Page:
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Commentaries and editorials

Crapo Considers Group Approach
to Endangered Species

by Nate Poppino
The News Tribune, April 6, 2010

U.S. Sen. Mike Crapo is a man who firmly believes there's nothing you can't solve with a chat.

Crapo orchestrated a new wilderness area in the Owyhees by gathering around a table as many groups as were willing to talk about it and hashing out a deal.

He's endorsed an attempt to bring water users of all stripes together to solve the problems facing Idaho's largest underground aquifer. And he's called for comprehensive talks to resolve the problems facing Pacific Northwest salmon.

Now, he's considering applying his collaborative approach to an even larger project. The Endangered Species Act could benefit from a greater focus on group-based decision-making, he said Friday, and he's considering pursuing the issue once his current ESA idea -- tax credits for landowners -- reaches the finish line.

Ideally, the process would move "away from the sort of centralized command and control enforcement approach to (focus) much more broadly on creating consensus among groups," Crapo said, noting that introducing the idea would depend on what Congress ends up looking like after this fall's election.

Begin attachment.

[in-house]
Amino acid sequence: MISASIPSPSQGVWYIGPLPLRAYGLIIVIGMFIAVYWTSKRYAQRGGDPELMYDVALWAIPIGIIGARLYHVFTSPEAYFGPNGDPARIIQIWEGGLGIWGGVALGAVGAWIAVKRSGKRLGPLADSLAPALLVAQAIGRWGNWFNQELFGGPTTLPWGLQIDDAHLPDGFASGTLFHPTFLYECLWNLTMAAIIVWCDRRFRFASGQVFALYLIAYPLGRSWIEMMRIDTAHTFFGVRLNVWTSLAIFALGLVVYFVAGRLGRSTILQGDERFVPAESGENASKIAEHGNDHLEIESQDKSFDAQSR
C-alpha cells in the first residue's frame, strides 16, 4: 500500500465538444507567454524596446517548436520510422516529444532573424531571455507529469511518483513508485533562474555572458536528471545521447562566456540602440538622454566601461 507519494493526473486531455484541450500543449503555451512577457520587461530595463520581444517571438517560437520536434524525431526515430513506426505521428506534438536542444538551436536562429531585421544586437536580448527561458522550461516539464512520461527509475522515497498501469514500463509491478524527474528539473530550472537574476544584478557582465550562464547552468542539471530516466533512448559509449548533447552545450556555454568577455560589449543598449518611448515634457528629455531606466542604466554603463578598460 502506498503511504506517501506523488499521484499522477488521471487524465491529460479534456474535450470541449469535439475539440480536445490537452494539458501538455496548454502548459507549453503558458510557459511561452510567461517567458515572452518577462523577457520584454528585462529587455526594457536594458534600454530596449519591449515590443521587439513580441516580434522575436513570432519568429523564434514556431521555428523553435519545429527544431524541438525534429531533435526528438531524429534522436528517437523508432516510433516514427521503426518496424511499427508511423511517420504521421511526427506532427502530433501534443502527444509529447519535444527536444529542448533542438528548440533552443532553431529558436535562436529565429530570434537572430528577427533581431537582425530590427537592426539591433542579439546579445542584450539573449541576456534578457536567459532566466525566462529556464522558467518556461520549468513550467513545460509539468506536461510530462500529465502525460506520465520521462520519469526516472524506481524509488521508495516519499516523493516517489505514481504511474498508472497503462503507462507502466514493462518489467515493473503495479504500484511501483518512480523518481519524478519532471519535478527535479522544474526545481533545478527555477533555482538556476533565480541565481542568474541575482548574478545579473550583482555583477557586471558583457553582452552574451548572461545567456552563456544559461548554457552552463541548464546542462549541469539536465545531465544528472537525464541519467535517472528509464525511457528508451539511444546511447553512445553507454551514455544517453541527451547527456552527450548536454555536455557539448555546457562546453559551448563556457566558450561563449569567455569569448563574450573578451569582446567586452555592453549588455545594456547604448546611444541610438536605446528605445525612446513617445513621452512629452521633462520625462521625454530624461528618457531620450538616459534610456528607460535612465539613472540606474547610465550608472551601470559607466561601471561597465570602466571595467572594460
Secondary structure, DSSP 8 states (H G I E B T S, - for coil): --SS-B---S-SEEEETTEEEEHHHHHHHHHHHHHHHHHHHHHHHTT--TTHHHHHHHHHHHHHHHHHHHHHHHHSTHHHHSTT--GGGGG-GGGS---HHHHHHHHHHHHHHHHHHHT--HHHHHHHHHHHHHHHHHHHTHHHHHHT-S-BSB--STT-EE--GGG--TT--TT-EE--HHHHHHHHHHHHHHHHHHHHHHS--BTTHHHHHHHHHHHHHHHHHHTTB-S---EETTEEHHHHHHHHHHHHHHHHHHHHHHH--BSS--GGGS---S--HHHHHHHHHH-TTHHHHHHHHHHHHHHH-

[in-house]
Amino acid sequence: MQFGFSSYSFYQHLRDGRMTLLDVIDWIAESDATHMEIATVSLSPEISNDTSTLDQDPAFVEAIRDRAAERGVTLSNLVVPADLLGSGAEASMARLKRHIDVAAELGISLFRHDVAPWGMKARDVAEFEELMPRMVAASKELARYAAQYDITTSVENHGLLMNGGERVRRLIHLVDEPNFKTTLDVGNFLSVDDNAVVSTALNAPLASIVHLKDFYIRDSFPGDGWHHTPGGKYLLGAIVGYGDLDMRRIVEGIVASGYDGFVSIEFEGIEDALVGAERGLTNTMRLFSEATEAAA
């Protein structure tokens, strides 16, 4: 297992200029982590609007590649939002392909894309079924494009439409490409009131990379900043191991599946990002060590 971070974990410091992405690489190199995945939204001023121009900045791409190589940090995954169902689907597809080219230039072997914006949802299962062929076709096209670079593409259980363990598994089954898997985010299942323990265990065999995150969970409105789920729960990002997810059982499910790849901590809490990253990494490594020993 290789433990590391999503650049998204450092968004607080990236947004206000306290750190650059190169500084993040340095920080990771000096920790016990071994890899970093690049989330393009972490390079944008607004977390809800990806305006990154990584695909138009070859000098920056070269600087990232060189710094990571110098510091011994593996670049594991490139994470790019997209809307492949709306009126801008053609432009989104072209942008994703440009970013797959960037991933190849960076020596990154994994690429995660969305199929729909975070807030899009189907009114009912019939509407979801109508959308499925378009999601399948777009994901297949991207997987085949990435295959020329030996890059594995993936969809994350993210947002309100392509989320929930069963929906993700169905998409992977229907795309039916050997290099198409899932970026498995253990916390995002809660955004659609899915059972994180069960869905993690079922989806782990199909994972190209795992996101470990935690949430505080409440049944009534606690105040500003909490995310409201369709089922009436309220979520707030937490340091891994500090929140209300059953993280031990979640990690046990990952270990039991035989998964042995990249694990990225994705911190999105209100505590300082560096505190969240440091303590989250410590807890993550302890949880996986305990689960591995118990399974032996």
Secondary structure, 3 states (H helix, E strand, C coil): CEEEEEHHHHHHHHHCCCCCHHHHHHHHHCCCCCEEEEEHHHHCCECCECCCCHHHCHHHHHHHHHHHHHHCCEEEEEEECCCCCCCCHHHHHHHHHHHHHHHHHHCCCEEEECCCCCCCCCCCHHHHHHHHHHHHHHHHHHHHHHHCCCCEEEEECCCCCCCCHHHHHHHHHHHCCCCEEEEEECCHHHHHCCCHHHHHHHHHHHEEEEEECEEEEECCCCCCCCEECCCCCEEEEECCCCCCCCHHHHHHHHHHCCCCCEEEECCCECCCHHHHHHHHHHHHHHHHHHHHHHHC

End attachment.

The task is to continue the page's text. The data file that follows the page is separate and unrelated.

As example, the senator offered up the partnership between state agencies, local working groups and the federal government to help the greater sage grouse, which U.S. Interior Secretary Ken Salazar last month designated as a candidate species worth listing under the ESA but precluded for now.

"The administration decided not to list (the bird)... in significant part, based on the collaborative efforts to move it forward," Crapo said.

He would insert more collaboration at every step of the process, from listing to recovery. But he's also realistic about how much he can alter the ESA's fundamental tenets. Though he can envision splitting listing authority among more groups than just the Interior secretary, that's probably not going to happen.

"The likelihood is that the lead agency will probably retain the ultimate decision-making authority," he said.

Nate Poppino
Crapo Considers Group Approach to Endangered Species
The News Tribune, April 6, 2010

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